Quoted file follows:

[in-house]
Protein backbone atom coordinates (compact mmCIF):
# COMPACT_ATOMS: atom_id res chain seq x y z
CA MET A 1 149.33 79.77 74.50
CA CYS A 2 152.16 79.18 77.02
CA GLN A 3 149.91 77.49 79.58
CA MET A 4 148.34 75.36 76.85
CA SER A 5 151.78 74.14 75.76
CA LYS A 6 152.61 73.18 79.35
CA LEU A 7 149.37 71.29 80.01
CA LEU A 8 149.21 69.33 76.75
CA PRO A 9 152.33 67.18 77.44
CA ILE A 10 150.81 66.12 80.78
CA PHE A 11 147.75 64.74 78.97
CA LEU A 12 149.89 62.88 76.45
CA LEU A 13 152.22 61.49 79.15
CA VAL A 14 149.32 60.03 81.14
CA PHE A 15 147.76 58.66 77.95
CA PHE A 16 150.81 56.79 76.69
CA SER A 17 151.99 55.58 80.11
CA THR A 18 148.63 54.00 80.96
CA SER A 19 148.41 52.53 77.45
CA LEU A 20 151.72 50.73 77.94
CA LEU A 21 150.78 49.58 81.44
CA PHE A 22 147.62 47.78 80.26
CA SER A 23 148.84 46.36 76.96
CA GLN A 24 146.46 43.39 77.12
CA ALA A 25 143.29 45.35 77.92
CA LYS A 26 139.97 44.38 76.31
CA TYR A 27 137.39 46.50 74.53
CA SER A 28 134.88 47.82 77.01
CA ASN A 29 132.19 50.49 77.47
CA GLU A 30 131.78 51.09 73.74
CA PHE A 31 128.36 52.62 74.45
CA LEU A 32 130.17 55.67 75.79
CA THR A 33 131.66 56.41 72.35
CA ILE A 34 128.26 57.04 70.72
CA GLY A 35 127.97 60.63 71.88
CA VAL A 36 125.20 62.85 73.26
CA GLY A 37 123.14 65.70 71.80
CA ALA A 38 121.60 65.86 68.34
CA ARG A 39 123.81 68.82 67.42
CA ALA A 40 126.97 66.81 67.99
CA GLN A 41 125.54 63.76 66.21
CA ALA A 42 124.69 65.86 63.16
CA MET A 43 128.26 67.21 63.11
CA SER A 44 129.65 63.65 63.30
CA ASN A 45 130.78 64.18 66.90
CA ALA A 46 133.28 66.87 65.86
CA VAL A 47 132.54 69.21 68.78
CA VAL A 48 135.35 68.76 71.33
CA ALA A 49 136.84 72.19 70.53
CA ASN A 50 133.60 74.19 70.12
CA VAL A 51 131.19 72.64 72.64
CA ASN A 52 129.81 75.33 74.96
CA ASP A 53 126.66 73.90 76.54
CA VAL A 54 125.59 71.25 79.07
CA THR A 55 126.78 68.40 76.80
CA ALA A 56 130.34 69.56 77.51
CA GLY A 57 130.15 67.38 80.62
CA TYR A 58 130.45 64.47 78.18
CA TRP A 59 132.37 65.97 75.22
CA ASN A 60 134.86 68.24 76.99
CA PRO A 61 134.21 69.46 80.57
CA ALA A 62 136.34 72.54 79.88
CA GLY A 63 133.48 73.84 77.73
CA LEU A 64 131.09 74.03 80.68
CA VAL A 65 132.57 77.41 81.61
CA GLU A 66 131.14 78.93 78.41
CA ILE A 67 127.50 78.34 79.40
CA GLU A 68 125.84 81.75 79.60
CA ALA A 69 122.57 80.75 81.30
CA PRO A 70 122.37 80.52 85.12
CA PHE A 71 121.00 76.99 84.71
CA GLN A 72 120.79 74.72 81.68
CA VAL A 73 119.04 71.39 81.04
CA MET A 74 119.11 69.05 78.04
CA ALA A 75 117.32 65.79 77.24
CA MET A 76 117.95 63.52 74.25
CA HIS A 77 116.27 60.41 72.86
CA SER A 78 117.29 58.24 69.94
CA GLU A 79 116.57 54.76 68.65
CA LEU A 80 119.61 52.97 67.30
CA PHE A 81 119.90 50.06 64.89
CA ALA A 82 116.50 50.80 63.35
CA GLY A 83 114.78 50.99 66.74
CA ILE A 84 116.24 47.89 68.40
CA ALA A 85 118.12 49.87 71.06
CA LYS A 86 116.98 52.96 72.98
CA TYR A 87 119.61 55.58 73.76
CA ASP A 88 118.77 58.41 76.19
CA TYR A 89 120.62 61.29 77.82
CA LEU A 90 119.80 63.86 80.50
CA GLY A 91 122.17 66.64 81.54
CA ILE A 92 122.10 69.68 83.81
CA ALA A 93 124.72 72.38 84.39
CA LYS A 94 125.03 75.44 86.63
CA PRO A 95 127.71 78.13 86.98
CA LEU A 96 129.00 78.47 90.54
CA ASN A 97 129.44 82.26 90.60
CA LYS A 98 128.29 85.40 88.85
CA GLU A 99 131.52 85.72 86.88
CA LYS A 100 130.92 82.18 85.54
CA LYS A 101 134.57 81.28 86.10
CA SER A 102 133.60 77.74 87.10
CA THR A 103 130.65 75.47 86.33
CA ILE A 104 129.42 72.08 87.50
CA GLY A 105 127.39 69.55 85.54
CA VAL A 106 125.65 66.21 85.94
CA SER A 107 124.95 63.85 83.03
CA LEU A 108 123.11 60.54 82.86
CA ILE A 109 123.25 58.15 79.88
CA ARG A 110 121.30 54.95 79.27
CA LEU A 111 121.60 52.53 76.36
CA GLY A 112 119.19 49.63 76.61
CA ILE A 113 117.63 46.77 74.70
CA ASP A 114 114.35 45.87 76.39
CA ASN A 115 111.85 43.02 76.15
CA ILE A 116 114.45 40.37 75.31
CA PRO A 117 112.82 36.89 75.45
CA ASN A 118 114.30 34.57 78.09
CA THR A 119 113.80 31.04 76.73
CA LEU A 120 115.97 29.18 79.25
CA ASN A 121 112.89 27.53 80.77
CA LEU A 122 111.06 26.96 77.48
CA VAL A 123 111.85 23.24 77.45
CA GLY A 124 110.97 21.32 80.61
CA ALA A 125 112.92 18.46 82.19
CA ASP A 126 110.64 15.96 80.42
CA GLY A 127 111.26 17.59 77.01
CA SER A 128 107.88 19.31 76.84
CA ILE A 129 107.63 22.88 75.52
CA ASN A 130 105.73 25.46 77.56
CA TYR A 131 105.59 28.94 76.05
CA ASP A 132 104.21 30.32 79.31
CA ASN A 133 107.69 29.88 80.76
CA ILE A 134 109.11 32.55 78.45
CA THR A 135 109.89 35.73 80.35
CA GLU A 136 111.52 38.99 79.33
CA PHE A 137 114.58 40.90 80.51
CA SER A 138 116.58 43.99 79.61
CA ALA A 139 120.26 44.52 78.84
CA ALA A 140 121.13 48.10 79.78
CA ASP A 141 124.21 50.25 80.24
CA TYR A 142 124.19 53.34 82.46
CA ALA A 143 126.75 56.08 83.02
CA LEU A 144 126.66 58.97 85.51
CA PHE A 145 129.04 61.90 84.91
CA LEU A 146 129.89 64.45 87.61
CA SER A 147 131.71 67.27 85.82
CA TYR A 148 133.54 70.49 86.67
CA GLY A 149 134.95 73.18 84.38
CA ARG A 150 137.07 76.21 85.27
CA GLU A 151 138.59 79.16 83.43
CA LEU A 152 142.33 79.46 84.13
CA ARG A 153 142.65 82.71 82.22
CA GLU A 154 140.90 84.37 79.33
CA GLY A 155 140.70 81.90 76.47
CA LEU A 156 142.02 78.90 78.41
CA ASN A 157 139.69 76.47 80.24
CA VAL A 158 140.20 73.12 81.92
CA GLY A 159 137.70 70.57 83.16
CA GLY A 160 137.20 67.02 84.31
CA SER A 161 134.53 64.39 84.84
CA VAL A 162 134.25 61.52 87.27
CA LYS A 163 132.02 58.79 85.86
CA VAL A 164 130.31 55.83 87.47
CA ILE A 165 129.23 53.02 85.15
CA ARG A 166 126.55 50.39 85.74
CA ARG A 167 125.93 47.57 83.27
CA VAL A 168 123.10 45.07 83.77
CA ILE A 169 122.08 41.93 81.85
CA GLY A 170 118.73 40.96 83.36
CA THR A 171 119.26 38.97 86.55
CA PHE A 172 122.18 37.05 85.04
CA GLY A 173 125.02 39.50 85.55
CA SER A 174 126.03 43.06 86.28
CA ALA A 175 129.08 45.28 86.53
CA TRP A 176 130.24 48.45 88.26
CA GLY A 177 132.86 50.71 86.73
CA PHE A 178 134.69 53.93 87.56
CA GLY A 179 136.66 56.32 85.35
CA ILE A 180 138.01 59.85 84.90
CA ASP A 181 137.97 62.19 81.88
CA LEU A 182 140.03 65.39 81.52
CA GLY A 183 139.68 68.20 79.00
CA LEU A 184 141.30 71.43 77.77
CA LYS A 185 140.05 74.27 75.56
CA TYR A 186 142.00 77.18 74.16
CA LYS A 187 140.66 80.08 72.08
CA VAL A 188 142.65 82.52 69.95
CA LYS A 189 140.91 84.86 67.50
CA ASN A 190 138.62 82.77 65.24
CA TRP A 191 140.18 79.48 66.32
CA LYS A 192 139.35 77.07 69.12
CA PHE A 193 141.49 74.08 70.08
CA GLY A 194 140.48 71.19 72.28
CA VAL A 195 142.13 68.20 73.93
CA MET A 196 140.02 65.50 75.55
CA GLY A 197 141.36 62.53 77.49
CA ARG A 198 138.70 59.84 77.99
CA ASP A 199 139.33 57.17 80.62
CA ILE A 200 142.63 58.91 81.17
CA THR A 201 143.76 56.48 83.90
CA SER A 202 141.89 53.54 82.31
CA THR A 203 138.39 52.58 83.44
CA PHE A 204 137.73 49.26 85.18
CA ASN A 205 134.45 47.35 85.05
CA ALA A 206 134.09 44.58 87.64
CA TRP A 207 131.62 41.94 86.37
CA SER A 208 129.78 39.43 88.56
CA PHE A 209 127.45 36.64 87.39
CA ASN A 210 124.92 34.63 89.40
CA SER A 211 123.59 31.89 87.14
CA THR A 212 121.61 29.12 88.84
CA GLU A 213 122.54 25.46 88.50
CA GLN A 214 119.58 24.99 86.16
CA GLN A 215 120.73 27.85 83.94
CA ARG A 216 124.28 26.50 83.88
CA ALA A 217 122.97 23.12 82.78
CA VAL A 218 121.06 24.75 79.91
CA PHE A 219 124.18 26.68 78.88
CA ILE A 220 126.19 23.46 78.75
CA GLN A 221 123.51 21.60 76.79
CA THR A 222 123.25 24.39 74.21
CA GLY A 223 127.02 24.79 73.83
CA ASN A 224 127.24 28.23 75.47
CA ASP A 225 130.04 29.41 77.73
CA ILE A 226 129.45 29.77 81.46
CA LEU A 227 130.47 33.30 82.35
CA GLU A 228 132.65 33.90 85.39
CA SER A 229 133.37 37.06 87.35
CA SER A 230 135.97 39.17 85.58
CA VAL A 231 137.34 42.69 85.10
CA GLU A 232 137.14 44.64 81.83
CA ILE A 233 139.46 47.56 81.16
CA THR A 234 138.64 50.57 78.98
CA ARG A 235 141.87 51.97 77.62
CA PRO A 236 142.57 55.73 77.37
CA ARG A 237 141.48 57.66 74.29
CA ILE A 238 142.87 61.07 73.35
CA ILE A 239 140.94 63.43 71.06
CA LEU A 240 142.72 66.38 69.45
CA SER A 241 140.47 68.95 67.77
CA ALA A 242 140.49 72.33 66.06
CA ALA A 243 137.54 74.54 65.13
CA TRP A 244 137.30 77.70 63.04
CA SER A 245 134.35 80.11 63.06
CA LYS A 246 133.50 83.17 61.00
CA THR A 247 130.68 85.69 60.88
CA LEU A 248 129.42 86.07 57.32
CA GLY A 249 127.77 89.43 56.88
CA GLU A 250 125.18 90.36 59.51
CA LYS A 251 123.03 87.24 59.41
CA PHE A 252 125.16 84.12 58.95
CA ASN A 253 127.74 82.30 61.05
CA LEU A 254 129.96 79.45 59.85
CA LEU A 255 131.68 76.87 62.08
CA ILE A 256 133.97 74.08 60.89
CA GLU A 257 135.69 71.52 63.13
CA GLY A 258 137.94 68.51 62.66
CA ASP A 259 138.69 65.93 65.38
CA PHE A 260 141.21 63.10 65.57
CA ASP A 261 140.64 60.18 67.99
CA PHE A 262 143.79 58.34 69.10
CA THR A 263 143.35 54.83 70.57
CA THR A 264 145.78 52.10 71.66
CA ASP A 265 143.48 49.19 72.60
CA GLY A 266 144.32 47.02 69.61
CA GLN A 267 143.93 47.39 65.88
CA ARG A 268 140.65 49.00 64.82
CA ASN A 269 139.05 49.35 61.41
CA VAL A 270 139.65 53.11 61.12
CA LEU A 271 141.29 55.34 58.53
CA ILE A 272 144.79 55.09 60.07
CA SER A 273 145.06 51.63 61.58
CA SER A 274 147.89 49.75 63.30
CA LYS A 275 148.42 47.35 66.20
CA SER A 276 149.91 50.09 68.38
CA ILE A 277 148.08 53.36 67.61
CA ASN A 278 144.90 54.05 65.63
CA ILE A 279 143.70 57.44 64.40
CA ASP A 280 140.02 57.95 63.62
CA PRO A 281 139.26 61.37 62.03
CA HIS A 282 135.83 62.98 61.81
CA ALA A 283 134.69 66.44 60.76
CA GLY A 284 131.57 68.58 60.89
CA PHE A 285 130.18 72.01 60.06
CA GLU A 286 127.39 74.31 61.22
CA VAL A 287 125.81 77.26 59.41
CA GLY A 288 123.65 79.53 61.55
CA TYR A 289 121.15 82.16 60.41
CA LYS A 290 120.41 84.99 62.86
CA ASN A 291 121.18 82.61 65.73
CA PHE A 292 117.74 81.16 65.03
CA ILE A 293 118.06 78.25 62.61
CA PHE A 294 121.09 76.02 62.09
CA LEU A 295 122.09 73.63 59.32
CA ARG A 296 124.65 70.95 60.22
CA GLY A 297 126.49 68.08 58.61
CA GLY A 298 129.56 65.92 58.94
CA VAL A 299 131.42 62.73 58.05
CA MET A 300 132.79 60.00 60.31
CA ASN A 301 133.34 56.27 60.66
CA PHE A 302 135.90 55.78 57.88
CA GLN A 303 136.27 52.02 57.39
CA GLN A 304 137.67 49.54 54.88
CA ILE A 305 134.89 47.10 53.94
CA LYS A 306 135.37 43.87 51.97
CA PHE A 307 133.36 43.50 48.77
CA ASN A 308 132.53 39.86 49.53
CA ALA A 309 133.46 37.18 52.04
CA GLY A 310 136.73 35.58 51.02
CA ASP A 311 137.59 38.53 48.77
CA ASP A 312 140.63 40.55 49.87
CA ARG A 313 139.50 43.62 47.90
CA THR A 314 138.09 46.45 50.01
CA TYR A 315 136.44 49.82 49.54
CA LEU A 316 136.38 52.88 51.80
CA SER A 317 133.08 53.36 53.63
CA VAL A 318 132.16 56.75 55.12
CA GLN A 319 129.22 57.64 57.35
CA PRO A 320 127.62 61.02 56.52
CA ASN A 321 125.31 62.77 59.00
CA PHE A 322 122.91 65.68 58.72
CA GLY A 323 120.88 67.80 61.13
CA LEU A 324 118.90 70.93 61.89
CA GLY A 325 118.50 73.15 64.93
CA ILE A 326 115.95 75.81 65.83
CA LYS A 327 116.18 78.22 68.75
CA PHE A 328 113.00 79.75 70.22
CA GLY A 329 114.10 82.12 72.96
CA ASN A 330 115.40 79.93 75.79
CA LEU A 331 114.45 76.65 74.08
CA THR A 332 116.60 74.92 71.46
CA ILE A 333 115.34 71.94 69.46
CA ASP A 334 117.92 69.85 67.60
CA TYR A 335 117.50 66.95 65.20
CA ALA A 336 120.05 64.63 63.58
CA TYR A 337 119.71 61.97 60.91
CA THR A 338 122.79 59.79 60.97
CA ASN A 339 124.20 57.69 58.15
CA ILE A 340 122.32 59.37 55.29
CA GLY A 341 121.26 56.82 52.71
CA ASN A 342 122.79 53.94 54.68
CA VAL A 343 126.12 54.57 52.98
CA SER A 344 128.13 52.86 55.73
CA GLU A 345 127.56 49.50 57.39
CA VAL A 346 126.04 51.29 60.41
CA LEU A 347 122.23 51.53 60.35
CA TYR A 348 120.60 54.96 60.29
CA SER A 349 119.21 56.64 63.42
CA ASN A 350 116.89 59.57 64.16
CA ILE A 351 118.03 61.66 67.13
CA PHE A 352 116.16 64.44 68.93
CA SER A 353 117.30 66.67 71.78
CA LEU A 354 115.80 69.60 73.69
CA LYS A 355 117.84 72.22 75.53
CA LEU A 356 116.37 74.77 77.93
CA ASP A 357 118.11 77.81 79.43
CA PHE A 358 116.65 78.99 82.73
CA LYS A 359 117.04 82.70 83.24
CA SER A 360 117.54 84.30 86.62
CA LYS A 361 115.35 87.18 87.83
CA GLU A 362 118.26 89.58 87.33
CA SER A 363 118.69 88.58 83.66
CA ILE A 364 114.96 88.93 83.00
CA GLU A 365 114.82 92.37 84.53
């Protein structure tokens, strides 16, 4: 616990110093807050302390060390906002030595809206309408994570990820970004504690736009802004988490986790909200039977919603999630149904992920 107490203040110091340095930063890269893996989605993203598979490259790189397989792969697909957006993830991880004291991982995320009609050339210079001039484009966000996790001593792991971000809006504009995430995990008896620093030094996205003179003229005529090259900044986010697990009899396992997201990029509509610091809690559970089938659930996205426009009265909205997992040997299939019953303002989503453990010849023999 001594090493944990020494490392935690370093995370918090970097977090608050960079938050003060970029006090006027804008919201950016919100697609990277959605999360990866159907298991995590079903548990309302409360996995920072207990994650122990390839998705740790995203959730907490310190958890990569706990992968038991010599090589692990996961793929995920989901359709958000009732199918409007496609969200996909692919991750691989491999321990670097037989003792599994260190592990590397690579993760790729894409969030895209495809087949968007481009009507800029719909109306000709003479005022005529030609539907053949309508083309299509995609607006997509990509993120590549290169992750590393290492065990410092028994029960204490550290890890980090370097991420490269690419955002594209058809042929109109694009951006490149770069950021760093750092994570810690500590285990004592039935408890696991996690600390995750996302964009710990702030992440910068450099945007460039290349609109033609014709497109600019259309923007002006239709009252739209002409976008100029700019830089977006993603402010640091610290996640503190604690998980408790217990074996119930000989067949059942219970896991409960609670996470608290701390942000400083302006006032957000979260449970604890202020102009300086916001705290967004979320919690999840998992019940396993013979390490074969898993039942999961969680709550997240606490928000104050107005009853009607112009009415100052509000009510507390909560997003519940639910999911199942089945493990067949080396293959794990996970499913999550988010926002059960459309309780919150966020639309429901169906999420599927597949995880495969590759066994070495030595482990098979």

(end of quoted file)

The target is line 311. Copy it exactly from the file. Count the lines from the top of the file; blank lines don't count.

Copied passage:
CA ASN A 308 132.53 39.86 49.53